When the weather turns warm, I find myself craving the smell and taste of a great homemade burger off the grill.
So what makes a great burger? There are a few simple rules. But if you remember just one of them, it should be that less really is more. Which is to say, the less you add to your ground beef, the less you handle the meat when mixing it, and the less you flip it while grilling, the better burger you get in the end.
The foundation of my backyard burger is a 50-50 combination of sirloin and chuck. I love mixing the leaner and cleaner ground sirloin with the rich beefiness of ground chuck. A patty that is 100 percent sirloin is too lean, and 100 percent chuck is too fatty.
If I am close to a good butcher, I also love to make a custom grind. You can ask the butcher to grind the odd pieces of brisket, short rib, skirt and hanger steak, and add it to a lean and clean base of sirloin for a top-notch burger. The key is a mix of lean and fatty meat, freshly ground.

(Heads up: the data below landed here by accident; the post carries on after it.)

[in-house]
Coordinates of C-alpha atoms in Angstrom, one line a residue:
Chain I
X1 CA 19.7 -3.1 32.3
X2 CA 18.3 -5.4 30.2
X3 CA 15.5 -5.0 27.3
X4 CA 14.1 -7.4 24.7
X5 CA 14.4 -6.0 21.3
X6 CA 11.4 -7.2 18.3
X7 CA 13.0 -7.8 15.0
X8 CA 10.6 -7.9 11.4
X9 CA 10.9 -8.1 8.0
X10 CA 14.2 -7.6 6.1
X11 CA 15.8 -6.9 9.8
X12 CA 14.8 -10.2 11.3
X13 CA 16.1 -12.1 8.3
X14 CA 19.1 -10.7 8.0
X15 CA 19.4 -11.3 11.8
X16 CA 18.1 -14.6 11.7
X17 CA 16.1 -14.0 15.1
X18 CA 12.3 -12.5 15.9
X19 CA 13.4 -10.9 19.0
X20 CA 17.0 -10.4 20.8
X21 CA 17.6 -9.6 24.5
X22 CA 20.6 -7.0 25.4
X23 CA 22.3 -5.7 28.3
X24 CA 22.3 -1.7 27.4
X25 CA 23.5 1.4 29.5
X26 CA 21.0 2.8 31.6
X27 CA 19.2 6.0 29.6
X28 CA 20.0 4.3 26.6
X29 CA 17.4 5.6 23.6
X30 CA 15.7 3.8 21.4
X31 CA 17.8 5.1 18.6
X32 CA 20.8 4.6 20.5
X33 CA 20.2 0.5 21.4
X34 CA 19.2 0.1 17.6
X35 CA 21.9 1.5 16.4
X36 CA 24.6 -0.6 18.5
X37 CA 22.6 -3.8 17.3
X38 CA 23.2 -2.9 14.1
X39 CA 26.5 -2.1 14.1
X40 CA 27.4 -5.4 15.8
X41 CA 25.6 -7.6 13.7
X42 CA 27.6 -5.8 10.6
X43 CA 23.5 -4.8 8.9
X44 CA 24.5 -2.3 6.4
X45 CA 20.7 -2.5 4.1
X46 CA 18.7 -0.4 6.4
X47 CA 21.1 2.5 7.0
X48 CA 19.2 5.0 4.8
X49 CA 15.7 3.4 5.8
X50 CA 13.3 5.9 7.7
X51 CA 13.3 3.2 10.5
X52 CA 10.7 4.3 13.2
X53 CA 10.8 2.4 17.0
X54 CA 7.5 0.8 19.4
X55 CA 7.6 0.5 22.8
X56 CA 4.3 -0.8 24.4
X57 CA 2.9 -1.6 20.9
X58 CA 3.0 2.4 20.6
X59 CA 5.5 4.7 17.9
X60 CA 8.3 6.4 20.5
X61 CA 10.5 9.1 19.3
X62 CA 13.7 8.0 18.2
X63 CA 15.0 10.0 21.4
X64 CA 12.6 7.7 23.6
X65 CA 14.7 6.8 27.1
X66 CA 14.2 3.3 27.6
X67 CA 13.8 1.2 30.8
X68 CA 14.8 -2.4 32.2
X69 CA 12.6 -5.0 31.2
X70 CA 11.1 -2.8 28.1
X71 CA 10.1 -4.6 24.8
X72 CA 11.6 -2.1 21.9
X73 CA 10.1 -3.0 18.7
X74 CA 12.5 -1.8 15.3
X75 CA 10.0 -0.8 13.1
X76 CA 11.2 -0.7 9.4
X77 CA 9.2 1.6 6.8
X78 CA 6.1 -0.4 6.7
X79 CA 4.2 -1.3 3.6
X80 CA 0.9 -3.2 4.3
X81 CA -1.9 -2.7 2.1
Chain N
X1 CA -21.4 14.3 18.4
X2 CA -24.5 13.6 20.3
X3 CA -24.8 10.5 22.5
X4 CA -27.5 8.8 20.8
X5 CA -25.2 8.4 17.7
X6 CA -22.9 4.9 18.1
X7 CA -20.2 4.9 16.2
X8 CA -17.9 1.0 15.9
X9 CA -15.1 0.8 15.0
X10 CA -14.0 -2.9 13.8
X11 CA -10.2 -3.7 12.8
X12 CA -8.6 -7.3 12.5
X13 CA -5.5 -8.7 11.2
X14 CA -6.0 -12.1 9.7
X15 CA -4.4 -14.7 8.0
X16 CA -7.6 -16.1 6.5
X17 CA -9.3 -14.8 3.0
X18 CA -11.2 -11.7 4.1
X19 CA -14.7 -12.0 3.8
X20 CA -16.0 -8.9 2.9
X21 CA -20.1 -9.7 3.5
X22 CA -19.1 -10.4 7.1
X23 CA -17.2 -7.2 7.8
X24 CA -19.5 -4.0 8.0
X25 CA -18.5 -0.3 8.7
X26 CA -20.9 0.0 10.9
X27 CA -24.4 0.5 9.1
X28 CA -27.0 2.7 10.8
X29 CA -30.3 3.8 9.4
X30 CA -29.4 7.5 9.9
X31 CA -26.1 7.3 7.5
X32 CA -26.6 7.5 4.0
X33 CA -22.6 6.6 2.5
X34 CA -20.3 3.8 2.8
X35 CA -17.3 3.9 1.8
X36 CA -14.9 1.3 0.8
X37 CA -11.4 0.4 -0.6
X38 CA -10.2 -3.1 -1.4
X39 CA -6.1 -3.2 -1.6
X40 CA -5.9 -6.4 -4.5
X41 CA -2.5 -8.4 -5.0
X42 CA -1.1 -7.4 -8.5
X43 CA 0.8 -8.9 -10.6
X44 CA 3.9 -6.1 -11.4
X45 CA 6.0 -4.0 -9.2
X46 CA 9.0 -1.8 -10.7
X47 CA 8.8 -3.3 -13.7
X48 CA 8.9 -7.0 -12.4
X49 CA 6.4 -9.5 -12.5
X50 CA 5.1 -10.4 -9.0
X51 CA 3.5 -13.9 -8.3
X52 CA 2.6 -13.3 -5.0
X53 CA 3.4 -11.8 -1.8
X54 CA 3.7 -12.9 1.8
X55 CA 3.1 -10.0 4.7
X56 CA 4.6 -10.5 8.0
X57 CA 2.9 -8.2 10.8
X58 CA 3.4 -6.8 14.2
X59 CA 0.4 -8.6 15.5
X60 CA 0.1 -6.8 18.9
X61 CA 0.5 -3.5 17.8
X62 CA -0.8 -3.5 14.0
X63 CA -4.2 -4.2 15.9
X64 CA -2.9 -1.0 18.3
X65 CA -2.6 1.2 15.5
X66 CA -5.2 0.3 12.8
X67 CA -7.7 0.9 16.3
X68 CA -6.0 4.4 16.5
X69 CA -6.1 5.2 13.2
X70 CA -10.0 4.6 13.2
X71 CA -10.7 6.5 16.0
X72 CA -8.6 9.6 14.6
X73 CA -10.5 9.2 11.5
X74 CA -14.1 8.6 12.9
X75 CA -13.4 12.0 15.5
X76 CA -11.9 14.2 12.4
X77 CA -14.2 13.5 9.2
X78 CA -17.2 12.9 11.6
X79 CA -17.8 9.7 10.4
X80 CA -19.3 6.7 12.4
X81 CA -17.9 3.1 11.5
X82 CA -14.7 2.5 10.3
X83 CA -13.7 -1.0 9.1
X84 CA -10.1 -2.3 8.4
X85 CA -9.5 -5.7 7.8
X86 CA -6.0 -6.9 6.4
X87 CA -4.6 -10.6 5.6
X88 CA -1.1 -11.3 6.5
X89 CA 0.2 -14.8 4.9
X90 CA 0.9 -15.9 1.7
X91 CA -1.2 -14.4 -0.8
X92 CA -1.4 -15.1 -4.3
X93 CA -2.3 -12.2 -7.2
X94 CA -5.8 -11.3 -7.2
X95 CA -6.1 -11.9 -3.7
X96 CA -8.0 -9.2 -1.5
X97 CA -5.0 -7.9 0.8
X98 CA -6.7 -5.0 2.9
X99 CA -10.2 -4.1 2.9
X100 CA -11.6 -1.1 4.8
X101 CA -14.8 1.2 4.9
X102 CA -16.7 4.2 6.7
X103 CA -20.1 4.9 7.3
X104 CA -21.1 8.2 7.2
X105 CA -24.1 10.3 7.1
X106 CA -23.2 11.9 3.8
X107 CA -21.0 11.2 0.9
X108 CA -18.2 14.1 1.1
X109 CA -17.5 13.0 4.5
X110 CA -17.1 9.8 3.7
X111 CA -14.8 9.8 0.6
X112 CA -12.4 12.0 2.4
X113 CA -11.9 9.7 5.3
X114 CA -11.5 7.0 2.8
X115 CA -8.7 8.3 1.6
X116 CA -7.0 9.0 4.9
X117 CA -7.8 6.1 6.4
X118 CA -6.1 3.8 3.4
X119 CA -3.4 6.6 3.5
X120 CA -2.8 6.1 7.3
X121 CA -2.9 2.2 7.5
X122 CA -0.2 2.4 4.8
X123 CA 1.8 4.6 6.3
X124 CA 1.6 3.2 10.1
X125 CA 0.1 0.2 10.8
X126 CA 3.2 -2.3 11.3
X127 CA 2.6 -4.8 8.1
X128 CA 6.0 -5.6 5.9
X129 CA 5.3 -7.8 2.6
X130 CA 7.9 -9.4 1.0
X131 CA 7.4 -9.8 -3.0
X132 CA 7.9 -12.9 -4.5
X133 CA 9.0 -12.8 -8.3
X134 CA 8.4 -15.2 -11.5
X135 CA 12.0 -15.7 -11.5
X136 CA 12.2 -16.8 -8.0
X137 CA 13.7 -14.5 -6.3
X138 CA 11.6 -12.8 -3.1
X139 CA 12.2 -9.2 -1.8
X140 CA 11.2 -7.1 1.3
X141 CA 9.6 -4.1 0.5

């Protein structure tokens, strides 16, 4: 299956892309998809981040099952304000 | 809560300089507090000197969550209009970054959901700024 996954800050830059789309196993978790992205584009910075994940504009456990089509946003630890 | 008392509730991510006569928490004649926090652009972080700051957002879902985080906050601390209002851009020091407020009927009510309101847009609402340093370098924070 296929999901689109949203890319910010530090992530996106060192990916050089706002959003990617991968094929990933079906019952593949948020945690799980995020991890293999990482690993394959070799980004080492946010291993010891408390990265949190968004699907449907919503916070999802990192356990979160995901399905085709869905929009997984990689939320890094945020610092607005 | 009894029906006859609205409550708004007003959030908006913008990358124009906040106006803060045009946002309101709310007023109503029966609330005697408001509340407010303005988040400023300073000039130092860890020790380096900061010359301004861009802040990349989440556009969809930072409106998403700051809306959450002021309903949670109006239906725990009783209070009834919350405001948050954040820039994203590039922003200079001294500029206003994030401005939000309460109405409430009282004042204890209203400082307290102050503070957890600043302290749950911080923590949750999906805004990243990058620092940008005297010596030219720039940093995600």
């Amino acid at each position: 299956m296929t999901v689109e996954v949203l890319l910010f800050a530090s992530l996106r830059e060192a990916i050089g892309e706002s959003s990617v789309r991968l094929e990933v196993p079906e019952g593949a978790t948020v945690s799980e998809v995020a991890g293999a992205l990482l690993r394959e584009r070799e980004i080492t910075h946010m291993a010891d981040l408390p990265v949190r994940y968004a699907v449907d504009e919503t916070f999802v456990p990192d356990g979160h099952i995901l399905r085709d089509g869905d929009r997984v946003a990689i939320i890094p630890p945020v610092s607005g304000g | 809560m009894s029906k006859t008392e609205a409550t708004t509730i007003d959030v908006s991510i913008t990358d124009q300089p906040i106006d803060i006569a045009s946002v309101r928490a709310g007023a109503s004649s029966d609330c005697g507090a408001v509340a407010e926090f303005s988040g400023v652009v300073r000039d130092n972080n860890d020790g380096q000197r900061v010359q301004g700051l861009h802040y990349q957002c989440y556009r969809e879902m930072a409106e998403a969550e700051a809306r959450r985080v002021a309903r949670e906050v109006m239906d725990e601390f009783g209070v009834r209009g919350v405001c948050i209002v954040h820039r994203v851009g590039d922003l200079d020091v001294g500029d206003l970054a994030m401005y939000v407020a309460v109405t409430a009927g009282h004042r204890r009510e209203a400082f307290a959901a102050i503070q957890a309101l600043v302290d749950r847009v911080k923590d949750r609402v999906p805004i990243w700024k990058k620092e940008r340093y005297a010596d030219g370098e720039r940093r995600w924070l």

Beyond the meat itself, you don’t want to add too many other ingredients, particularly wet ones. You don’t want to compete with the flavor of the beef, or leave it too watery. I limit myself to a sprinkle of salt and pepper, plus just a bit of dry mustard and Worcestershire sauce. The last two amp the savory flavors of the burger without competing with it.
Once the meat is seasoned, I lightly mix everything together and divide it into equal portions. I generally use 2 pounds of meat to make six burgers. This step can be done up to a day in advance. If prepping in ahead, refrigerate the patties and make sure they are well-covered to minimize the oxidation (discoloration) of the meat.